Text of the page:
He hastened to add that financial literacy and financial inclusion have clear distinction.
“Financial literacy is teaching, education, and awareness; financial inclusion is to give people formal access to banking system or financial system through financial products,” he said.
Education leads to inclusion
“The first point of financial inclusion is education. If you don’t understand financial products, then you are not gonna be able to avail yourselves,” said the Visa executive.
He said the first edition of the financial literacy program reached 6,000 students.
“We think it has been incredibly successful. When you do this program, you teach them what works and what doesn’t. We are very pleased with what happened last year and we think it worked really well,” said Tomlinson.
He said they got great feed backs from the students and from the teachers involved.
The Visa executive said the second iteration will give teachers financial education training, that is training the trainers.
“Our partnership with the BSP, the theater group, out of that, we are improving it this year. Not just the students, we will gonna teach the teachers,” he said.
To reach more people, Tomlinson said they are developing digital applications (apps) so that it can be rolled out to a wider audience in Metro Manila.
Last year the play reached 6,000 students, teachers, government agency employees, and the public in few months span and shown in Metro Manila schools.
Teachers to get training
For 2018, the program will include a teacher-training component as Visa seeks to reach a much wider audience for a larger impact.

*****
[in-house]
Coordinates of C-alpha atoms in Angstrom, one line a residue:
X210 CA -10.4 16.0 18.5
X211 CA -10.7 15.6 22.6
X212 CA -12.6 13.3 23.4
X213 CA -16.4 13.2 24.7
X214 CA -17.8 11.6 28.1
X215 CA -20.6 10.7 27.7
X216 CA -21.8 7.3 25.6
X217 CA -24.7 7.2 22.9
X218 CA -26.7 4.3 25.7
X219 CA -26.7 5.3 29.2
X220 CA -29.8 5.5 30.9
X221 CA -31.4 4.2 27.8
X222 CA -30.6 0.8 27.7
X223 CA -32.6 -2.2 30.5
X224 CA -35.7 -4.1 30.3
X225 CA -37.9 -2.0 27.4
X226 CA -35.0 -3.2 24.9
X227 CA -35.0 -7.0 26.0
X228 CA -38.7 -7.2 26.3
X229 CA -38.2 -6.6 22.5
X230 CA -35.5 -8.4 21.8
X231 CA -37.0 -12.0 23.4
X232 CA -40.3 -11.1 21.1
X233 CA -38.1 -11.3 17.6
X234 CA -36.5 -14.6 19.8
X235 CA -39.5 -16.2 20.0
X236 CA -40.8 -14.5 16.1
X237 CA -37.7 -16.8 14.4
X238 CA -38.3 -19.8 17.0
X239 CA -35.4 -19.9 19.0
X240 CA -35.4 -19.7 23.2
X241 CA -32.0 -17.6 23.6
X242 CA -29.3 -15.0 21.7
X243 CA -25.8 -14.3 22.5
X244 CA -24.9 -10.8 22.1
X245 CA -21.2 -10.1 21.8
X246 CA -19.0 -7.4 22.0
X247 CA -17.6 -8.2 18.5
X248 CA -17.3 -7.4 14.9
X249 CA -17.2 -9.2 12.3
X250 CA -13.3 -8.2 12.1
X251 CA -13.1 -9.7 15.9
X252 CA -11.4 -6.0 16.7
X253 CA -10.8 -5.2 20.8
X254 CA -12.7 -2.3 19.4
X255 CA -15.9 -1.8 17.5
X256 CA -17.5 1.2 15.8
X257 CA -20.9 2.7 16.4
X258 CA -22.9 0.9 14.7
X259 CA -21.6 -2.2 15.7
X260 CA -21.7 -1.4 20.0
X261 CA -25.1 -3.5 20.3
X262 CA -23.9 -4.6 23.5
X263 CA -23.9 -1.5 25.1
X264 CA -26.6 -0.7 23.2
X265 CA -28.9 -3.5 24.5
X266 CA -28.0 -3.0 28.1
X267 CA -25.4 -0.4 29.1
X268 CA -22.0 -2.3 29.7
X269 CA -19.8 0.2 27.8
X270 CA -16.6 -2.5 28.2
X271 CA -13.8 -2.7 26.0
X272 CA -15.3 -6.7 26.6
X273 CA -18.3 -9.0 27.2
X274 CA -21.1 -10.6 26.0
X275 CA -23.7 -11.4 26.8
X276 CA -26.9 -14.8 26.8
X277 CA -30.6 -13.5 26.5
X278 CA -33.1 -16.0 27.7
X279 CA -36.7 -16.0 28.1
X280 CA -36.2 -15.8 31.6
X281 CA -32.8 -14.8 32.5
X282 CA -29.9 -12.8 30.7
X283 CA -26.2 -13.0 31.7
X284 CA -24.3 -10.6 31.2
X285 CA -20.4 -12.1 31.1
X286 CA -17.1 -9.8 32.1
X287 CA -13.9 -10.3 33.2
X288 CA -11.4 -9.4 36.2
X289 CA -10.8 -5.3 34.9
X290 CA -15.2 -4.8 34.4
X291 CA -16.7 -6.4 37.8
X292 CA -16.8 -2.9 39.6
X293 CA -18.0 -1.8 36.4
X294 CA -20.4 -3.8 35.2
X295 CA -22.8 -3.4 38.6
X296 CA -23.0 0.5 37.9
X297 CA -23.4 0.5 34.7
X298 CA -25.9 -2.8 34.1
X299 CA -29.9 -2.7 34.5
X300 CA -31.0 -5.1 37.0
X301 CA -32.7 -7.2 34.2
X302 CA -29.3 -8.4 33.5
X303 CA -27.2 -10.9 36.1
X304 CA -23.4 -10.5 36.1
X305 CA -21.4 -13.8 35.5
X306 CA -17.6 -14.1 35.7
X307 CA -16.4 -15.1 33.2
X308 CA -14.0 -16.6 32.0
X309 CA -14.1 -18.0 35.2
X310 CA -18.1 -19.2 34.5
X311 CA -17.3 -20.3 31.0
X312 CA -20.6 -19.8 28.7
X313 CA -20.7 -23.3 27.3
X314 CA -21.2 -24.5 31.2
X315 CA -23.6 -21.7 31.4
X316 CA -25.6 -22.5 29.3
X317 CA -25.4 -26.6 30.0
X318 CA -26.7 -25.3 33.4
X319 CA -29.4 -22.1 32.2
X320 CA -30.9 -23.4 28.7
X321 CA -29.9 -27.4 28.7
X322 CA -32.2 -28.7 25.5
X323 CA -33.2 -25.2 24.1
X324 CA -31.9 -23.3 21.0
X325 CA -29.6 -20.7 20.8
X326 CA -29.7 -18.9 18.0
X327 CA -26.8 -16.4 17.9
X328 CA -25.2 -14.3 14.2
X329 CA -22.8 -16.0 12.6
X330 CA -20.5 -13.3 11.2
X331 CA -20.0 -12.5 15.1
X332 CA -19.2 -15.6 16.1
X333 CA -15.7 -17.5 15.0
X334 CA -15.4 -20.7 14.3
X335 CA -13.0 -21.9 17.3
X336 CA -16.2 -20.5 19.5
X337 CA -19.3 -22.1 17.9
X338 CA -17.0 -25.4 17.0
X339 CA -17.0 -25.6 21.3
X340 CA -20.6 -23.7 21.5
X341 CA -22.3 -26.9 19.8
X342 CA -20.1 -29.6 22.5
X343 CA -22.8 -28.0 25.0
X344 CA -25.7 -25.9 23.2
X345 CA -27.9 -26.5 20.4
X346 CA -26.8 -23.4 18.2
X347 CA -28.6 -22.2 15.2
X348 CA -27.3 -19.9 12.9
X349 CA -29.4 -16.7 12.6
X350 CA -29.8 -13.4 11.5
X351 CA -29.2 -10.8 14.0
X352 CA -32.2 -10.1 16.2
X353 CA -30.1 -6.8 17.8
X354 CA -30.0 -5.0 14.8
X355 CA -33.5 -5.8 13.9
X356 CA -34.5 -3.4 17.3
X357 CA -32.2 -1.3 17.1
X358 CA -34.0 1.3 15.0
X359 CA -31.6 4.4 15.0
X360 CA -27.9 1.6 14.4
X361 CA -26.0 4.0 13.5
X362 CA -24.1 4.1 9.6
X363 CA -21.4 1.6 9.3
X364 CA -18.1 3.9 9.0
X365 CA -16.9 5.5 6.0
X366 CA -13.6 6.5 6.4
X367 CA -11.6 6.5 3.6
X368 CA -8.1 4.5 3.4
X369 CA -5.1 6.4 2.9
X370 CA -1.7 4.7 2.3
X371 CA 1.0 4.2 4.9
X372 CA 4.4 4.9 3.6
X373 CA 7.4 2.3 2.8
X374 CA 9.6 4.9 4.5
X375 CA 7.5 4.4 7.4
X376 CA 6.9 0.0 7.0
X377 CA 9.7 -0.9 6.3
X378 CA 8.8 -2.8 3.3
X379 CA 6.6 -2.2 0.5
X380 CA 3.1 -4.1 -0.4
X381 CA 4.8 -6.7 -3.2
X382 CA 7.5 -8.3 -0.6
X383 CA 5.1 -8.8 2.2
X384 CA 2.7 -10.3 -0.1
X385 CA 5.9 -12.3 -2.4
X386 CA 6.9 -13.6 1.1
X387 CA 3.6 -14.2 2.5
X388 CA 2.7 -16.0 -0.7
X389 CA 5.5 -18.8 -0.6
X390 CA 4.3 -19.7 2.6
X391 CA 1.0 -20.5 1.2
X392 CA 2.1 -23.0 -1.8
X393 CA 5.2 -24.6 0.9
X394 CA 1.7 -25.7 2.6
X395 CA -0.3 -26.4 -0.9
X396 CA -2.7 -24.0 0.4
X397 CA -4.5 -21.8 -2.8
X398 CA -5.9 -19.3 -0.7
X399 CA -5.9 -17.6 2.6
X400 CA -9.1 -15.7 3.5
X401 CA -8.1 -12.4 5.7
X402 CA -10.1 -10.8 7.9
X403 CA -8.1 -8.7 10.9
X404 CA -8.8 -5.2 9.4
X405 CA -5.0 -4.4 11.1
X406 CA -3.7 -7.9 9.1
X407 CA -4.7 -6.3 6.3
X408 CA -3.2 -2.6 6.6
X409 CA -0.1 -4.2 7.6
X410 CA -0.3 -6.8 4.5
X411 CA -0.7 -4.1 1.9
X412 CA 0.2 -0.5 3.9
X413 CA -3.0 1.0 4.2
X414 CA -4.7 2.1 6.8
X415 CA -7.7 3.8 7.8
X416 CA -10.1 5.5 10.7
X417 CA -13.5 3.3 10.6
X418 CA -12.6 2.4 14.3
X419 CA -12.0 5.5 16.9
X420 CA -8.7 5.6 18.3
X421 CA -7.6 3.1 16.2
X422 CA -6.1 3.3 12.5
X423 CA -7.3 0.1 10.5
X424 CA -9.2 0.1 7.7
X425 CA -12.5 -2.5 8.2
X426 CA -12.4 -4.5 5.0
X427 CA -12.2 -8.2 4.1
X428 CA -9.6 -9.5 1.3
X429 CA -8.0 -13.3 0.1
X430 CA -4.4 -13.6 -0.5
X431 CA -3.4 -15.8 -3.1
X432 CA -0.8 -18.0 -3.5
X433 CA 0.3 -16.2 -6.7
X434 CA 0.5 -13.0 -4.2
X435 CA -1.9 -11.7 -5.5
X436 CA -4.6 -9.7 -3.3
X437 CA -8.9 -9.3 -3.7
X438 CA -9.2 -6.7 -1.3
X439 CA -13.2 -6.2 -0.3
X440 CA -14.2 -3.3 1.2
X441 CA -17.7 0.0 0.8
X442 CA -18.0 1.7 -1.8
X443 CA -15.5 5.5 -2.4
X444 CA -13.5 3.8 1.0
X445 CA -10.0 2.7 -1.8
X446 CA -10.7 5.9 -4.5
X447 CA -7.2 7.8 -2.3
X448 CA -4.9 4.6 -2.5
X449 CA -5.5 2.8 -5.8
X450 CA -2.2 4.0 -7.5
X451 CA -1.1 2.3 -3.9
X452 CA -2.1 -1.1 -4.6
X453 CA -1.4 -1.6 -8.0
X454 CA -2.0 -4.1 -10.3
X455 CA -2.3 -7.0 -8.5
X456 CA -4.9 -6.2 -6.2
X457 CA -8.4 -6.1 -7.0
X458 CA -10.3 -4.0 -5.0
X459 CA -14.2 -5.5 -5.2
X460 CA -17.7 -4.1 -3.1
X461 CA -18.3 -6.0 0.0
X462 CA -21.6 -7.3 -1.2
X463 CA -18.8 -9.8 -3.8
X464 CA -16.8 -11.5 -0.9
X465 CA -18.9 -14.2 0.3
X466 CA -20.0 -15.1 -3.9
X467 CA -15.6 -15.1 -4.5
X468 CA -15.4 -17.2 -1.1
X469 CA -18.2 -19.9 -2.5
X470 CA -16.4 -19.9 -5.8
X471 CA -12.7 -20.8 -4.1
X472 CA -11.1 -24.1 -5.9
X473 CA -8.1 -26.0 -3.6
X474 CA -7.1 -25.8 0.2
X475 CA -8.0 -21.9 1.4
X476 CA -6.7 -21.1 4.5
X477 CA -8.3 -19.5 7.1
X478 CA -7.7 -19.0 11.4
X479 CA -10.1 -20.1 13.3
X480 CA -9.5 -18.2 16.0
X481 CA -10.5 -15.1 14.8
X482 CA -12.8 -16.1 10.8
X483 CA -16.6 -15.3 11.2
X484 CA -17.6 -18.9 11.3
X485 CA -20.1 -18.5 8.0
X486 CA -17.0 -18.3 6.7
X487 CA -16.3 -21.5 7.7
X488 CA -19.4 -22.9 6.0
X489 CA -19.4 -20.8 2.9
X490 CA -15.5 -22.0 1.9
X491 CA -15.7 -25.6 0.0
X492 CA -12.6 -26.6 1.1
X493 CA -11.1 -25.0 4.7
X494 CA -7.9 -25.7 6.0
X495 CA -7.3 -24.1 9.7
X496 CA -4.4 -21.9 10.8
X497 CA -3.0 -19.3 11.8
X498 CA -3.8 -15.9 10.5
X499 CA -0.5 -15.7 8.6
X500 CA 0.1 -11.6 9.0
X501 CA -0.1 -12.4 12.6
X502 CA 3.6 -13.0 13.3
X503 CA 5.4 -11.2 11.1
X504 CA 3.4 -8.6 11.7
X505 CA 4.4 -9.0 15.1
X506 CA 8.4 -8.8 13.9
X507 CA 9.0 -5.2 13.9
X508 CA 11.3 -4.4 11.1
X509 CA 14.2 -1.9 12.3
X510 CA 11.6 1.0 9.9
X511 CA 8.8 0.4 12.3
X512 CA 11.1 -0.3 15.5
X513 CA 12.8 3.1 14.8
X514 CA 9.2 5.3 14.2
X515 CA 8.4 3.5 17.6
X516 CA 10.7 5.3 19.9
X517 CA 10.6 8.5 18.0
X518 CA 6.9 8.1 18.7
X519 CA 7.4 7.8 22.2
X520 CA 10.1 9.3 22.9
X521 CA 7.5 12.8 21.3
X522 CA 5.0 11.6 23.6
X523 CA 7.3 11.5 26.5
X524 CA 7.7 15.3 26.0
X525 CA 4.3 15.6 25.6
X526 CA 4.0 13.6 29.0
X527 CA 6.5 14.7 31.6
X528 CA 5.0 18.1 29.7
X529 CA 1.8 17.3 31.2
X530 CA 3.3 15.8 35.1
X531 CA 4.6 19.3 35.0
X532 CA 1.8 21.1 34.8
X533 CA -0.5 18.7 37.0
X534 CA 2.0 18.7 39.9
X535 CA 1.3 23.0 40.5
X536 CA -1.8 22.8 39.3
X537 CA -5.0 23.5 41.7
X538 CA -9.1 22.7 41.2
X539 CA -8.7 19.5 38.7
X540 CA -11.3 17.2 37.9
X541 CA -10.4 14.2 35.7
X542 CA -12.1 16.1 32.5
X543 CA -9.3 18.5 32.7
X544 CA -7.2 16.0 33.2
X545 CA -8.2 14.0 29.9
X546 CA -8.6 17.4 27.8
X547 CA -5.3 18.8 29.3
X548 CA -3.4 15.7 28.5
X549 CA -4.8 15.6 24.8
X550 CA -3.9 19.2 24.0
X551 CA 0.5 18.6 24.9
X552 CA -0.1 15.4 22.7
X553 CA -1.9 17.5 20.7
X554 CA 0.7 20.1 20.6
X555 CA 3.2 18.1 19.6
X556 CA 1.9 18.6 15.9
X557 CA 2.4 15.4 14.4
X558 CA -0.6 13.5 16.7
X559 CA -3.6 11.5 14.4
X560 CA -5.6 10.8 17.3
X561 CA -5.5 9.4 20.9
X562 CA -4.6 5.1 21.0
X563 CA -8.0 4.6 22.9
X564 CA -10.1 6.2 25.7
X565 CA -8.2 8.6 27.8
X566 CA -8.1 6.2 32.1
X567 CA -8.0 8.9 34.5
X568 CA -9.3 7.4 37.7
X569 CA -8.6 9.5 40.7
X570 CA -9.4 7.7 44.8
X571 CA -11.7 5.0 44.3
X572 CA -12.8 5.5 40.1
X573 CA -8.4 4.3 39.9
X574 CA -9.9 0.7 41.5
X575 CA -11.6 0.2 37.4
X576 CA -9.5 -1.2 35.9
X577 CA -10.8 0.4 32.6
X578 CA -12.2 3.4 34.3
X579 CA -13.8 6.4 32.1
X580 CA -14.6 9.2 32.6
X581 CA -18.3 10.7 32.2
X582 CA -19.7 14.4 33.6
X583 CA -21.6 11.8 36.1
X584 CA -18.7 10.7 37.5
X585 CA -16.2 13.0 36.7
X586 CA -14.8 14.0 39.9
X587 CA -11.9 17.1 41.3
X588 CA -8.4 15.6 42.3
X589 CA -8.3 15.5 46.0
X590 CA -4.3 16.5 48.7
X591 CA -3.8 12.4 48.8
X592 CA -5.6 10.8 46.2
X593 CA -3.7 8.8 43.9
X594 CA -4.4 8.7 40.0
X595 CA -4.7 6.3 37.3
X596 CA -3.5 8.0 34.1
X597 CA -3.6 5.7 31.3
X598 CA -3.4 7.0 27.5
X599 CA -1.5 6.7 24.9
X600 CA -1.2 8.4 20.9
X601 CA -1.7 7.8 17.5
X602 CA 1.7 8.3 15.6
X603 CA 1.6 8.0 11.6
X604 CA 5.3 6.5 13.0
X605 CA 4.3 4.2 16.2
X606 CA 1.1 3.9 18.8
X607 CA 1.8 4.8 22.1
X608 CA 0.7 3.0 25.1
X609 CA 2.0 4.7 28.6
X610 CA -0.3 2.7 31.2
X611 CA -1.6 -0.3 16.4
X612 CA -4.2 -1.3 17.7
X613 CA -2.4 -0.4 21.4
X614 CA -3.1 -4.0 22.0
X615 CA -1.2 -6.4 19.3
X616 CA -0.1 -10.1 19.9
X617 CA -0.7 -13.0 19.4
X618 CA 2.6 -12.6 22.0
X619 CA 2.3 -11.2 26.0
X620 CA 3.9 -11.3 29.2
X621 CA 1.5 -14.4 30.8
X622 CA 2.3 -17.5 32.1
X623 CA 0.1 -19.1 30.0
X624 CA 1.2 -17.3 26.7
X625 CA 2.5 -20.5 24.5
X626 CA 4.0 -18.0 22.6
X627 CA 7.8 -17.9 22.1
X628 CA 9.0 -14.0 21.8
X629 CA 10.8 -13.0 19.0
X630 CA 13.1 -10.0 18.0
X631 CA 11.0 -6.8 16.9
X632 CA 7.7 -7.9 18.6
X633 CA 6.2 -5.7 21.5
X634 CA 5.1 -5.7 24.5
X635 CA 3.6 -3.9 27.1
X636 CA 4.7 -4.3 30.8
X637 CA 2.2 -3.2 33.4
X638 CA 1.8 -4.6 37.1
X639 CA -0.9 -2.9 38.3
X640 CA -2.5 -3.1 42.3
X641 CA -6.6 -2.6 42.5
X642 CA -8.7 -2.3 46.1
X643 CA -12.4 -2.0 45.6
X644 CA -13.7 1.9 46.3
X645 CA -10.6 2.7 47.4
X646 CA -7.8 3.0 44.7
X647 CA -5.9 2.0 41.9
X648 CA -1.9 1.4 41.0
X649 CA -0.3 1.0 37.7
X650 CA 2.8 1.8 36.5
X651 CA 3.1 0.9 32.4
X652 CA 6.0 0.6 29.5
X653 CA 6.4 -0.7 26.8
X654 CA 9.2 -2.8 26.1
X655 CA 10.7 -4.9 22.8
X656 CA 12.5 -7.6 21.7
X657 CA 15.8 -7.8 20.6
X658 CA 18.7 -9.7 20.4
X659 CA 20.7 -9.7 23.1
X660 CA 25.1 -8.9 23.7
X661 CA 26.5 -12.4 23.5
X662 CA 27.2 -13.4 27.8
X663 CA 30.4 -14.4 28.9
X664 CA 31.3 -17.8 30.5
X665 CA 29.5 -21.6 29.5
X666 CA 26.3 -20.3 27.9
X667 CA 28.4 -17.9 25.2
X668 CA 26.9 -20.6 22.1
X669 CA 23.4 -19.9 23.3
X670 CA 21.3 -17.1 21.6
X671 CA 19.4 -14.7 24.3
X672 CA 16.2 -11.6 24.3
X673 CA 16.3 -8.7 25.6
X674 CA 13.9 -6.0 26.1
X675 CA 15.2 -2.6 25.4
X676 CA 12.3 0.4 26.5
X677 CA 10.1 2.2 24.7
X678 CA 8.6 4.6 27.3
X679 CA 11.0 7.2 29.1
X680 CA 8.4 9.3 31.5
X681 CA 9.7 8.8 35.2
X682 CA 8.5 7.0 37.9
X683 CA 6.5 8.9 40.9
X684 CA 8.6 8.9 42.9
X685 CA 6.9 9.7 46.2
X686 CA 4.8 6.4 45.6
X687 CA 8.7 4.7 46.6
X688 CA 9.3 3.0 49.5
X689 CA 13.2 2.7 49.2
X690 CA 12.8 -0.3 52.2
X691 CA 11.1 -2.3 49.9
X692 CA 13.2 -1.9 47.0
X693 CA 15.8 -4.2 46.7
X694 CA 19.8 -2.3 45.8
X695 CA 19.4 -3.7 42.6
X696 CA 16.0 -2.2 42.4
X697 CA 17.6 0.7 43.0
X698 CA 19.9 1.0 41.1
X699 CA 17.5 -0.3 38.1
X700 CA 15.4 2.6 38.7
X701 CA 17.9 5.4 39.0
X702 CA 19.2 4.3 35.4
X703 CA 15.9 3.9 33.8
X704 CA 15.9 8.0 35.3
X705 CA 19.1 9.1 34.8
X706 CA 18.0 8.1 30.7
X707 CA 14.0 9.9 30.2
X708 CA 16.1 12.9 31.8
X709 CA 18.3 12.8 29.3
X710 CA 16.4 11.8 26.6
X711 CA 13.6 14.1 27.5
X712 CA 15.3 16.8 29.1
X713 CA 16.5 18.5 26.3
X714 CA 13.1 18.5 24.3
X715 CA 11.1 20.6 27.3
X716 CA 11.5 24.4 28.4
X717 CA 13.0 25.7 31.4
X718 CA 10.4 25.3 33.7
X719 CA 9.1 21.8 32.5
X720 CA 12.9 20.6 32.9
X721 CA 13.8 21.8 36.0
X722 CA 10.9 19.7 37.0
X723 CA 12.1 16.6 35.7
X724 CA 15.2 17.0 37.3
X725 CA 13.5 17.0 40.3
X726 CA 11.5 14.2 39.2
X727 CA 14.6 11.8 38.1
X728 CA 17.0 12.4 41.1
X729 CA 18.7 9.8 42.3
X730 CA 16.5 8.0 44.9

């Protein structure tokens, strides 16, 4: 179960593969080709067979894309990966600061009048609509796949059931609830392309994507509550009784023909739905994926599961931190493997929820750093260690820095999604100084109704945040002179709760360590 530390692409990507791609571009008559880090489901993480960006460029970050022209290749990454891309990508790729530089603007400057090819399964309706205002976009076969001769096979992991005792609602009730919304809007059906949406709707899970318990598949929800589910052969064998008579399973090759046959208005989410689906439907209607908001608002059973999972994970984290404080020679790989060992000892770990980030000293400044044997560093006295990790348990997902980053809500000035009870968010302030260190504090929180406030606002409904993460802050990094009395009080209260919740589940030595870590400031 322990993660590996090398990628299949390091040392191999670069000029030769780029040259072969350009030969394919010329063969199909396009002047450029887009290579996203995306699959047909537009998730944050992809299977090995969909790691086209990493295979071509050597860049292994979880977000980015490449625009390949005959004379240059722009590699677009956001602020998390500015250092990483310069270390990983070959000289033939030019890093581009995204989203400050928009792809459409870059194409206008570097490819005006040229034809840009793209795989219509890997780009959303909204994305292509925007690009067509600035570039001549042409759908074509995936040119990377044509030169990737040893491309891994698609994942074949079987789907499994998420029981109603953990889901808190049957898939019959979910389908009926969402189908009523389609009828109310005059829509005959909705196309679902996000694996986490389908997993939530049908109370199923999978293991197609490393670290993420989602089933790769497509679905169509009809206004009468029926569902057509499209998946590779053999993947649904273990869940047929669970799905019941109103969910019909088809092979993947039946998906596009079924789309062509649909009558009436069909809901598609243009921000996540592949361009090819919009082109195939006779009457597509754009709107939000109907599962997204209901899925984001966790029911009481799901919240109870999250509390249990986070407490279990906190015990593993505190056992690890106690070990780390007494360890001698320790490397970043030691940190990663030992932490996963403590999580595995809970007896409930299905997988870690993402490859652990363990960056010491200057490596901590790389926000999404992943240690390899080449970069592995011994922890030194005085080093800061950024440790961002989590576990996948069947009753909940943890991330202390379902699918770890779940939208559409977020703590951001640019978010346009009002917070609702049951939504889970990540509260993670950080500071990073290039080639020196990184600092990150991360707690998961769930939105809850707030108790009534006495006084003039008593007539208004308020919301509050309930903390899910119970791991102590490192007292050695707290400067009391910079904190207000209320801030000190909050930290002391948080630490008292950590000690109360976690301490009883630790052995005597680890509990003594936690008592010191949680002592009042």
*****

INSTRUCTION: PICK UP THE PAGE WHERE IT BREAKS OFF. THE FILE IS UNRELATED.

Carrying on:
“Financial literacy is a key area of focus for us at Visa and it also aligned with the country’s priority — to equip all Filipinos with money management knowledge because it is such an important skill,” he emphasized.
BSP is leading the National Strategy for Financial Inclusion for which the Visa-led financial literacy program is aligned with.
“We at the BSP share the same belief that financial education should be introduced very early so that we can prepare the youth for the real world and help them create a good life for themselves,” said Pia Roman-Tayag, head of the Inclusive Finance Advocacy Office of BSP.
Big task moving forward for Visa, BSP, TFP, & TP
The tasked ahead is big, she added, as she welcomed BSP’s partnership with Visa. “With innovative programs such as this, we trust that we can make concrete progress towards our goals,” Roman-Tayag said.
Patricia Feria-Lim, chief strategy officer of TFP, voiced her group’s excitement in expanding its partnership with Visa.
“At Teach for the Philippines, we believe that programs that incorporate financial literacy, environmental education, theater arts, and academics develop our students for the future,” Feria-Lim said.
She added that TFP is looking forward to a continued partnership with Visa, BSP, and TP.
Nanding Josef, TP artistic director, said the scenes of the play shown at the launch will be used in class discussions.
“In these scenes, teachers will ask questions that will ask critical thinking and challenge the youth’s perception of money. We anticipate that students will learn from the material that we have jointly created with TFP,” said Josef.
Visa “connects consumers, businesses, financial institutions, and governments in over 200 countries and territories to fast, secure and reliable electronic payments.” (EKU)